Chard vs. Spinach: Nutrition, GI, Diets, & Health
Chard and spinach comprise over 90% water and less than 10% nutrients. Chard is slightly higher in sugars, whereas spinach is slightly higher in proteins, fats, dietary fiber, vitamins, and minerals.
Spinach is 16 times richer in vitamin B9 (folate) and 1.5 times richer in vitamin K and vitamin A than chard. Chard is 2.5 times higher in sodium, containing 180mg per 100g serving.
Table of contents
Chard and spinach are leafy green vegetables, also known as leafy greens and salad greens. Like all leafy greens, they are healthy for most people but may cause adverse effects in some. This article will compare these leafy greens' nutritional values and health impacts.
Spinach (Spinacia oleracea) belongs to the Spinacia genus, whereas chard (Beta vulgaris subsp. vulgaris) belongs to the Beta genus. Both belong to the Chenopodioideae subfamily and the Amaranthaceae family. The family is also known as the amaranth family and includes primarily annual or perennial herbs or subshrubs.
Chard is also known as Swiss chard, silverbeet, perpetual spinach, leaf beet, and beet spinach.
The three main spinach types are savoy, semi-savoy, and flat-leafed. Savoy spinach has crinkled leaves that grow relatively low and take the cold better than the other types. Semi-savoy spinach grows more upright than savoy spinach and has less crinkly leaves. The smooth-leafed spinach has a very smooth surface, making it easy to clean. This spinach can be canned, frozen, or sold fresh.
On the other hand, chard is divided into two main groups: the cicla and the flavescens groups. The flavescens group Swiss chard leaves are large and fleshy, whereas the cicla group is leafier and reminds spinach. The flavescens are subdivided into white and colorful stem groups.
The nutritional values in this article are presented for 100g of cooked spinach and chard. Both are boiled, drained and contain no added salt. One cup of chard weights around 175g, whereas the same amount of spinach weights around 180g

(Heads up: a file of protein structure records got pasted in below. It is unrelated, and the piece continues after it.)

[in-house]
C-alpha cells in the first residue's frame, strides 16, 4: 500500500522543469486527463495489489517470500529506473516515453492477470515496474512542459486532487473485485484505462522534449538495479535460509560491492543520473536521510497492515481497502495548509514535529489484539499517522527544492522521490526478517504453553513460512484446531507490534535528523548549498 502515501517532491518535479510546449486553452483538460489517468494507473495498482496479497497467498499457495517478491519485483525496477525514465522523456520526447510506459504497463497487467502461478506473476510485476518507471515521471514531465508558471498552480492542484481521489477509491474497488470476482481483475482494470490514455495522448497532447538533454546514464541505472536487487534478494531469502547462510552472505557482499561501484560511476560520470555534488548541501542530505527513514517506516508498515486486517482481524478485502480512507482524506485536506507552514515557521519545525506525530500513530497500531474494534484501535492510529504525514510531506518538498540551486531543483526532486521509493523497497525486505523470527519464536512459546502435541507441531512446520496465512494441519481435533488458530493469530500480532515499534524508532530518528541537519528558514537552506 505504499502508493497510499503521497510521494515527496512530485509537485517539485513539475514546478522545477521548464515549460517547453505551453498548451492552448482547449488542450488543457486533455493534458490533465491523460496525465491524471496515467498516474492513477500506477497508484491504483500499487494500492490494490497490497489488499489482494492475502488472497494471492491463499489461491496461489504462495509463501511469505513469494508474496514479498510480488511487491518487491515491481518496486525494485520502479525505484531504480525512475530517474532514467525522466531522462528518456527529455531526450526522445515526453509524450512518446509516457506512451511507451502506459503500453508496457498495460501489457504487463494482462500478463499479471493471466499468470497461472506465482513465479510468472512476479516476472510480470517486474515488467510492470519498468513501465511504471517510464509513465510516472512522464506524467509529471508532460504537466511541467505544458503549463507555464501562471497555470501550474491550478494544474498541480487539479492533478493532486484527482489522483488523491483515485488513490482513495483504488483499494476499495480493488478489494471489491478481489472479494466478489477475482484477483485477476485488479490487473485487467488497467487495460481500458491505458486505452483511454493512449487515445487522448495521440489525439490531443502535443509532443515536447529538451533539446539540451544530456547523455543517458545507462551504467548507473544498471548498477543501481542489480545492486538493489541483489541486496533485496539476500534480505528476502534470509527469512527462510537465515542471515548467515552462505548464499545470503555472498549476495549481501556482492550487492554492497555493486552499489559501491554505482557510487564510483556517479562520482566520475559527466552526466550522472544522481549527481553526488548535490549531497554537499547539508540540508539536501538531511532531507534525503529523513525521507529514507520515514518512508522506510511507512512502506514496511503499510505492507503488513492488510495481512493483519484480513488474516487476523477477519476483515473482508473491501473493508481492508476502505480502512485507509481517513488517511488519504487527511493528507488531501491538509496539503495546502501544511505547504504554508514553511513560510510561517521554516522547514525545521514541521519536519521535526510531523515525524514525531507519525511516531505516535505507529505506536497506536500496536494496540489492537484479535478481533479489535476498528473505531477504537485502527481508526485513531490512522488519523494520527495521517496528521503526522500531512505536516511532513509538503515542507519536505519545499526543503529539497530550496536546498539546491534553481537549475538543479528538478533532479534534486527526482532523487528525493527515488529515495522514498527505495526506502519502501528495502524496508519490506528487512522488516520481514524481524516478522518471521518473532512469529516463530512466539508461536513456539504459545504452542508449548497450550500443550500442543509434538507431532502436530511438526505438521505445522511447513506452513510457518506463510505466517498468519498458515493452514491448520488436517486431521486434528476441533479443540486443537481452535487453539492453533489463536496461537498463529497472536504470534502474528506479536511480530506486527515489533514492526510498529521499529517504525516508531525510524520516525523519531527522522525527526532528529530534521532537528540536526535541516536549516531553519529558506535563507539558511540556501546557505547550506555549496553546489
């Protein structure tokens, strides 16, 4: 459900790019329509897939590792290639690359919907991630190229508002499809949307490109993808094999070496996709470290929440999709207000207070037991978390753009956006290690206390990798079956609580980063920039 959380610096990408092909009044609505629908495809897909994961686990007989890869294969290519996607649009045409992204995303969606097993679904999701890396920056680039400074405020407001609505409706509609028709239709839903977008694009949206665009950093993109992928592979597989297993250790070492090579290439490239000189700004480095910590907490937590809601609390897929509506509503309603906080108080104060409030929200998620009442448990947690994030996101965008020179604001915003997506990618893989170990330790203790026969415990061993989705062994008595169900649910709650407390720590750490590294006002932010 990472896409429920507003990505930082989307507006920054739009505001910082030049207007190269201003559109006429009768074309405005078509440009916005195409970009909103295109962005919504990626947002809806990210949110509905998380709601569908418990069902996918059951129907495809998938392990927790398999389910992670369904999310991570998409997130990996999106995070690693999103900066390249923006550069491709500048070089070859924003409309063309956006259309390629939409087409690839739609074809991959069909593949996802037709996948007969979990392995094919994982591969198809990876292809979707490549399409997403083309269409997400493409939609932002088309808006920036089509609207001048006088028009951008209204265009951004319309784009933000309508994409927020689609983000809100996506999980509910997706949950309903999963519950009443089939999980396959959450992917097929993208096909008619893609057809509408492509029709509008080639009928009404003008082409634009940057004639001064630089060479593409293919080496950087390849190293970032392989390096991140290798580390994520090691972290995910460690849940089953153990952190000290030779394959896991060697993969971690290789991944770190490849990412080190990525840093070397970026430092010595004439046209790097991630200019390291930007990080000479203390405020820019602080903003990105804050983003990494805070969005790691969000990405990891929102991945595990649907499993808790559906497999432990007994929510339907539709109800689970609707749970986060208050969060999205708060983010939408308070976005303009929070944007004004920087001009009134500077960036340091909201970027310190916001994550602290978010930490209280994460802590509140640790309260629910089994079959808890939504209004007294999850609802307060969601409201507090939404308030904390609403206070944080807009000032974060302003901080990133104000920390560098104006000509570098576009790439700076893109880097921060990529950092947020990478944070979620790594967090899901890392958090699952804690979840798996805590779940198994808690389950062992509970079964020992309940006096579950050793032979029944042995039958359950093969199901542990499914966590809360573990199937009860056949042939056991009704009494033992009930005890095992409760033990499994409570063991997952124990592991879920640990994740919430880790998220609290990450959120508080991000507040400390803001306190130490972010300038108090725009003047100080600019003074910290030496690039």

Chard and spinach comprise over 90% water and less than 10% nutrients. Chard is slightly higher in carbs, whereas spinach is slightly higher in proteins, fats, vitamins, and minerals.
Chard and spinach are very low in calories, providing 20 and 23 calories per 100g serving, respectively.
Spinach contains 1g more protein than chard. Cooked spinach contains 2.97g of proteins, whereas chard contains 1.88g.
Both leafy greens contain negligible amounts of fat: less than 0.5g per 100g serving.
Chard is slightly higher in total carbs than spinach. Chard contains 4.13g of total carbs, whereas spinach contains 3.75g per 100g serving.
Among the carbohydrates in chard, dietary fiber makes up 2.1g, and sugars make up 1.1g; in spinach, dietary fiber makes up 2.4g, and sugars make up 0.43g.
Both chard and spinach are rich in vitamins and minerals, spinach being significantly richer in some.
Spinach is 16 times richer in vitamin B9 (folate) and 1.5 times richer in vitamin K and vitamin A than chard. However, both cover the recommended daily value (DV) of vitamins K and A by over 100%. Spinach covers the recommended daily value of folate by 37%.
100g of spinach covers the DV of vitamins A and K by 210% and 410%, respectively. Chard covers the DV of vitamins A and K by 122% and 273%, respectively.
Spinach is richer in vitamin B1 (thiamin), vitamin B2 (riboflavin), vitamin B3 (niacin), vitamin B6, and vitamin E. On the other hand, chard is richer in vitamin C and slightly richer in vitamin B5.
Vitamin K & Anticoagulants
Vitamin K plays a significant role in coagulation (blood clotting), while Warfarin (Coumadin) and other anticoagulants make the blood clot more slowly. If you take warfarin or similar drugs, it is advised to make sure that you consume consistent amounts of vitamin K daily to avoid the risk of bleeding or making blood clots (1).
Spinach is over 2.5 times richer in manganese, 2 times richer in calcium and zinc, and 1.5 times richer in iron. Spinach is also richer in phosphorus and selenium, whereas chard is richer in potassium. Both contain similar levels of magnesium and copper.
Chard is naturally 2.5 times higher in sodium. A 100g of chard and spinach contain 180mg and 70mg of sodium, respectively. According to the FDA, the RDV of sodium should be less than 2300 mg daily (2).
Oxalates & Kidney Stones